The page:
This Friday marks the release of the second installment in the central film franchise of the Marvel Cinematic Universe (MCU), The Avengers, and fans everywhere couldn’t be more excited (myself included). It is through the team superhero movie that all the disparate film and television volumes of the MCU connect. It also exists, though, as its own standalone film and Age of Ultron is a sequel to the first Avengers more than it is to any other piece of the MCU. That being said, one of the most unique features of the MCU and perhaps the most exciting for us nerds is the interconnectivity of the different pieces which, since 2012, has included television chapters in Agents of S.H.I.E.L.D., Agent Carter, Daredevil and the upcoming AKA Jessica Jones, Luke Cage, and Iron Fist. Each installment operates fully with its own identity and style, a feat unto itself, and one needn’t have seen every previous film or show to enjoy any given one. That being said you really should see them all to most fully enjoy the franchise. Agents of S.H.I.E.L.D., the first television enterprise of the MCU is also probably the most panned in terms of critical reception. Those dissenting opinions quieted in the wake of last year’s Captain America: The Winter Soldier tie-in and even moreso with this year’s lead-in to the 2019 film The Inhumans. Ardent and casual fans alike have seen their desires for connections to existing movies and comic book canon answered (#ItsAllConnected) as the show has progressed, with Agent Carter taking the backstory back half a century, employing canon characters of its own such as Howard Stark, the Howling Commandos, and Dr. Faustus/Fennhoff.
With the releases of Thor: The Dark World and Captain America: The Winter Soldier, Marvel was able to do something unique with the first season of Agents of S.H.I.E.L.D. Surrounding the opening weekend of each, the plot of the show developed and changed with the events of the movies. The effect of Thor 2 was lesser but the fall of S.H.I.E.L.D. in Winter Soldier disrupted the way Fury’s clandestine organization operated on the tv show in an impactful yet organic way. These tie-ins are a brilliant move that have made opening weekend viewing a near-necessity for us in nerd nation. As we approach the opening of Avengers: Age of Ultron, AoS fans are eagerly wondering how the events of the show will tie in to the film and vice versa.
In his interview last week with The Hollywood Reporter, the show’s Executive Producer Jeffrey Bell addressed the topic of a tie-in:
“Winter Soldier happened between episodes 16 and 17 last season, which allowed six more episodes, which was kind of its own separate arc. Last year was such a nuclear option on our show where SHIELD was blown up, revealed to be run by Hydra, and how that affected us. Even though this is a big world and we’re all connected in a cool way, Avengers: Age of Ultron is happening so late in the season, between episodes 19 and 20, there are only three episodes left after that and it really doesn’t lend itself to a separate thing… We found some nice ways to connect, but nothing will be as nuclear as last year. It’s not like it blows up our show in a completely new dynamic the way it did last year. We’ve been doing enough blowing up on our own this year.”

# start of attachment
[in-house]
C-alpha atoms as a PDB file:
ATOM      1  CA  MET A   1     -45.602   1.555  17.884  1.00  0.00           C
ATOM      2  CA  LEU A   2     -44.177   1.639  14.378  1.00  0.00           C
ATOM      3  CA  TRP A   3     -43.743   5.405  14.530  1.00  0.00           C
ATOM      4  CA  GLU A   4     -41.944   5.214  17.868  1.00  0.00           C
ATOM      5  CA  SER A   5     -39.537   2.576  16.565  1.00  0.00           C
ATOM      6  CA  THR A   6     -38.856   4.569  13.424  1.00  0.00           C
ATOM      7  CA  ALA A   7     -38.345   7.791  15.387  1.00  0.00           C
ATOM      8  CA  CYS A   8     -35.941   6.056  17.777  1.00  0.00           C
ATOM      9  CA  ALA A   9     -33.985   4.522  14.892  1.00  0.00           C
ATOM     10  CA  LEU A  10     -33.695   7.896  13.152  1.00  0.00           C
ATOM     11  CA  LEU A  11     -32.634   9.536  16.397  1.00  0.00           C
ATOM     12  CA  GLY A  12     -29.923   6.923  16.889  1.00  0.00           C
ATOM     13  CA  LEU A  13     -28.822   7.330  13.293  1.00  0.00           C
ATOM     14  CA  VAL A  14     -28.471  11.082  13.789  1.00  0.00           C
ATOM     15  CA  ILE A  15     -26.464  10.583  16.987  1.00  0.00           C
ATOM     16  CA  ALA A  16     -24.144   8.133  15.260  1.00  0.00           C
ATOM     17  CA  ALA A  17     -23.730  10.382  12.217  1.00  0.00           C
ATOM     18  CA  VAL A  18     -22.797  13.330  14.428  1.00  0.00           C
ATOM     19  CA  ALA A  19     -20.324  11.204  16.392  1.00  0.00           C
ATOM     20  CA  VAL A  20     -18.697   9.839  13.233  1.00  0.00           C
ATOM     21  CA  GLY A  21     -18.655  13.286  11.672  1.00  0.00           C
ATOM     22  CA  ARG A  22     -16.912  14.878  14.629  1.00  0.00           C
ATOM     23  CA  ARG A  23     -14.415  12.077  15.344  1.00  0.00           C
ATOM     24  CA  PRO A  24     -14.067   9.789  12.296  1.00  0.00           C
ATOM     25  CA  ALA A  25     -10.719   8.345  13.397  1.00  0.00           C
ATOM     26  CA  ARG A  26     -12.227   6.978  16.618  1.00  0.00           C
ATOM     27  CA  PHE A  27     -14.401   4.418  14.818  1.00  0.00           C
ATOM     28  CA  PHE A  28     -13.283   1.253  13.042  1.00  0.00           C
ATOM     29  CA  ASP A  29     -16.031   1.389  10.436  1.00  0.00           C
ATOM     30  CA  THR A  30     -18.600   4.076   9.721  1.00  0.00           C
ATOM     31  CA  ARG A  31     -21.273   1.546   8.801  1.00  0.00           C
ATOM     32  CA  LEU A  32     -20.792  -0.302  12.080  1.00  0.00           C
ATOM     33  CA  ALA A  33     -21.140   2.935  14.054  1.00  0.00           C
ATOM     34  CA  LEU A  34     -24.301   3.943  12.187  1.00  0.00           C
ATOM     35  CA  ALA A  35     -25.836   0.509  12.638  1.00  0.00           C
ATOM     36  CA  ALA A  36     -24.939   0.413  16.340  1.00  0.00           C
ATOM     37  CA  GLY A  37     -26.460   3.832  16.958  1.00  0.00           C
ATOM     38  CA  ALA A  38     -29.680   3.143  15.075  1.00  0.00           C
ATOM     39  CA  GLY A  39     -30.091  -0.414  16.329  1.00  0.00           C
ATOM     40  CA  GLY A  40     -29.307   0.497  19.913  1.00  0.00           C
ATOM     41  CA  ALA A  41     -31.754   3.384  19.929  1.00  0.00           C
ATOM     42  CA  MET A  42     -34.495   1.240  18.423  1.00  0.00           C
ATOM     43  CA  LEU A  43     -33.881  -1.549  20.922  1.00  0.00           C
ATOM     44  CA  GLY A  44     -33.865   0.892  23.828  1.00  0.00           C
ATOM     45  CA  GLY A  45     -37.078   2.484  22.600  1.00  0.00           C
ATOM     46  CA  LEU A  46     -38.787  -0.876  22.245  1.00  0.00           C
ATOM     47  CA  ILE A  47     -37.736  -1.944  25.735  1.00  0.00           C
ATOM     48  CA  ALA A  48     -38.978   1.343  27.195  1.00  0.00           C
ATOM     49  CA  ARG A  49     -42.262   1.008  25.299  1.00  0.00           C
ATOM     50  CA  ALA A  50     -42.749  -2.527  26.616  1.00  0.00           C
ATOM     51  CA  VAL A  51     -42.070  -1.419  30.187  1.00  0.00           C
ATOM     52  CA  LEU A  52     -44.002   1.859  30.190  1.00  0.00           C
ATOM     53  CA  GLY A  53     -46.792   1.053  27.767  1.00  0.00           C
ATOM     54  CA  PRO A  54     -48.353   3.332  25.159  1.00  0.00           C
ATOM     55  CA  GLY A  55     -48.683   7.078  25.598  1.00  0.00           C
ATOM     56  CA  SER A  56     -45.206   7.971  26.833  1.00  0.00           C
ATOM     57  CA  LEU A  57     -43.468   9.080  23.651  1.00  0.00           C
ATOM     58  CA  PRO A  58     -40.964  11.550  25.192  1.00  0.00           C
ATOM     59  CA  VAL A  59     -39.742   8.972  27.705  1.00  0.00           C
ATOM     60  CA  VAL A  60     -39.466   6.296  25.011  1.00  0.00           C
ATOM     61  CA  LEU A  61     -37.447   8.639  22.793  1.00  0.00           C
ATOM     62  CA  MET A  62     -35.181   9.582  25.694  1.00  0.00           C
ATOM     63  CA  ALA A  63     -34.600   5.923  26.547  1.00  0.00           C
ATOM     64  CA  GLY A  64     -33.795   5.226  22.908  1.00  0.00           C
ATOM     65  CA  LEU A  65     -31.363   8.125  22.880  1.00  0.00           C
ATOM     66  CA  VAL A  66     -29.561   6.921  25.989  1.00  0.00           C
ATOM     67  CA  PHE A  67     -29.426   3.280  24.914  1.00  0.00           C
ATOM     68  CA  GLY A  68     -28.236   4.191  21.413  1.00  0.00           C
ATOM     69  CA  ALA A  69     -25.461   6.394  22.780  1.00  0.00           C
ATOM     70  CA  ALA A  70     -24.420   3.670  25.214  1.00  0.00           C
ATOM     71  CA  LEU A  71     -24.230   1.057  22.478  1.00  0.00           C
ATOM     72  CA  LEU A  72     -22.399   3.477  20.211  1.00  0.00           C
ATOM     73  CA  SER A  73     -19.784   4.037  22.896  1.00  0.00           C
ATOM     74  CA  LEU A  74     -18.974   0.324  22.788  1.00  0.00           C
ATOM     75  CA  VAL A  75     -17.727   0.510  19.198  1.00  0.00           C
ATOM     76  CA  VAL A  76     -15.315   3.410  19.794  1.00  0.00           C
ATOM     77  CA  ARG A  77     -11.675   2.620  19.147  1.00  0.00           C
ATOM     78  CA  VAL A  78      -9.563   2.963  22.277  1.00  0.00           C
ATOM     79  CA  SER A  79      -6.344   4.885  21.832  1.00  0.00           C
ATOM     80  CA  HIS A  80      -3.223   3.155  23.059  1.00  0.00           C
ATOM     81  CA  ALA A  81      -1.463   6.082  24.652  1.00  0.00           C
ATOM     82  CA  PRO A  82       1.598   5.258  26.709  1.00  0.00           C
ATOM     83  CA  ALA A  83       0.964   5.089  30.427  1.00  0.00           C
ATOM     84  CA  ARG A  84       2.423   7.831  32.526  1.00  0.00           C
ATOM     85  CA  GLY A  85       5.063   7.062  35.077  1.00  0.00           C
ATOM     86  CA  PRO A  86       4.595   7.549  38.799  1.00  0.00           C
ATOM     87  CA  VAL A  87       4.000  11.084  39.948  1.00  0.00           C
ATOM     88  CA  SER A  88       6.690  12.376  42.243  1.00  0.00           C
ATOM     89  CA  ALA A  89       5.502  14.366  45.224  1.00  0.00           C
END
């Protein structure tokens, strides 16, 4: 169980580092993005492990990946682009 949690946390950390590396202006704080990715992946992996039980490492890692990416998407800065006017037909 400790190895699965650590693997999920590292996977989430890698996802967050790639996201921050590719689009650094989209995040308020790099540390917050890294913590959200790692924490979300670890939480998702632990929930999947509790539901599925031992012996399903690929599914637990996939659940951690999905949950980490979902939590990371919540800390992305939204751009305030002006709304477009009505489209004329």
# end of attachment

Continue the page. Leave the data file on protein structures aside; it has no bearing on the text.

So while the ties-in might not be as disruptive as last season’s, they are certain to be there. Before last night’s episode I had three possibilities in mind:
(WARNING: some SPOILERS follow about the most recent episode of Agents of S.H.I.E.L.D. but none about Age of Ultron, as I have not yet seen the movie)
1. AoS Agents Appearing in Age of Ultron
Back in September internet rumors began to spread that certain unnamed AoS actor(s) had been spotted on the set of Age of Ultron, later named to be B. J. Britt. If these rumors of Britt’s Agent Tripp appearing in AoS were to prove correct it would position the film somewhat behind the show timewise, given Tripp’s present very dead status. But the rumor traces back to a single blog and the evidence of Britt’s presence is not good. There was also the “Marvel intern” who was posting “leaks” to Reddit two months ago including
“In Age of Ultron, cast of Agents Of Shield show up. May, Daisy, Coulson, etc.”
Unfortunately the intern never provided any way to verify the validity of his claims, but feel free to read the full post here.
To further the point, like many fans I would have expected that after his death in Avengers and then active life in AoS, Coulson would be revealed to the heroes to be alive in AoU. It seems this is not to be as director Joss Whedon attempted what I can only assume was a misdirect on the topic in his recent IGN interview:
“It’s a weird little yes and no. As far as I’m concerned in the films, yes he’s dead. In terms of the narrative of these guys [The Avengers] his loss was very important. When I created the television show, it was sort of on the understanding that this can work and we can do it with integrity, but these Avengers movies are for people to see the Avengers movies and nothing else. And it would neither make sense nor be useful to say ‘Oh and by the way remember me? I died!’”